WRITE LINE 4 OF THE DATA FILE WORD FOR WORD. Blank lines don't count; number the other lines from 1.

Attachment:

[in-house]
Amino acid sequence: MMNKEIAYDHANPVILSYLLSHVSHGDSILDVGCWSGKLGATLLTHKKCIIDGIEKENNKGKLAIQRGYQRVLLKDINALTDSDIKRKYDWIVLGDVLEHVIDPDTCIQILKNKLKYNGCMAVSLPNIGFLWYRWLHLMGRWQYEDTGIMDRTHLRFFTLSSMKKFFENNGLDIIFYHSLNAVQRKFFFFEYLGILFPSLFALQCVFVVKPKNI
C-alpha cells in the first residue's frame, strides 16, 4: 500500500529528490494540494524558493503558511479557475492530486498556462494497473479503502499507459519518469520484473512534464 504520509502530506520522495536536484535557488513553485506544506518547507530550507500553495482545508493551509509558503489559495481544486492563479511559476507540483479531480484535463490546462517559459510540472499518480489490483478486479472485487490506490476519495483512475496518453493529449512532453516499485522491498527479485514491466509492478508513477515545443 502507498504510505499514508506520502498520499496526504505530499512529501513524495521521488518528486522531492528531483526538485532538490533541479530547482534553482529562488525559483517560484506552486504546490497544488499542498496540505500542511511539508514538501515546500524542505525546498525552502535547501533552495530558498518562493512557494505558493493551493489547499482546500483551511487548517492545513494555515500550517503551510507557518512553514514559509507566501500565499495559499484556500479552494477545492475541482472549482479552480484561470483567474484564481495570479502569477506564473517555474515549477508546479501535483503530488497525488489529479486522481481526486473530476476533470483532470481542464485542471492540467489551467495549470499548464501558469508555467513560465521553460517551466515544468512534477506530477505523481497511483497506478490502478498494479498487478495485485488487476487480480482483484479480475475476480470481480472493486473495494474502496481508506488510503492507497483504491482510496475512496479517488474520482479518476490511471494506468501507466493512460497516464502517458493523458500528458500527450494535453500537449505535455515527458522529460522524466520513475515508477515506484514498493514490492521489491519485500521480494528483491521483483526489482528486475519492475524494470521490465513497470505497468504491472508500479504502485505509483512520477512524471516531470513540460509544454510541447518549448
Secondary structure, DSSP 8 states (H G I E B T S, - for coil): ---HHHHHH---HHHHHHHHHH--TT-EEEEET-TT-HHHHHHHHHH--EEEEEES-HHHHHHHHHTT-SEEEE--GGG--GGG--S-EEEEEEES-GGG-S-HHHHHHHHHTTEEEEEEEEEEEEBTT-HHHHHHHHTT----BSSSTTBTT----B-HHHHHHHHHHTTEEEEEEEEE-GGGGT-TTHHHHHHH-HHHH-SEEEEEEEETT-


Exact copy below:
Secondary structure, DSSP 8 states (H G I E B T S, - for coil): ---HHHHHH---HHHHHHHHHH--TT-EEEEET-TT-HHHHHHHHHH--EEEEEES-HHHHHHHHHTT-SEEEE--GGG--GGG--S-EEEEEEES-GGG-S-HHHHHHHHHTTEEEEEEEEEEEEBTT-HHHHHHHHTT----BSSSTTBTT----B-HHHHHHHHHHTTEEEEEEEEE-GGGGT-TTHHHHHHH-HHHH-SEEEEEEEETT-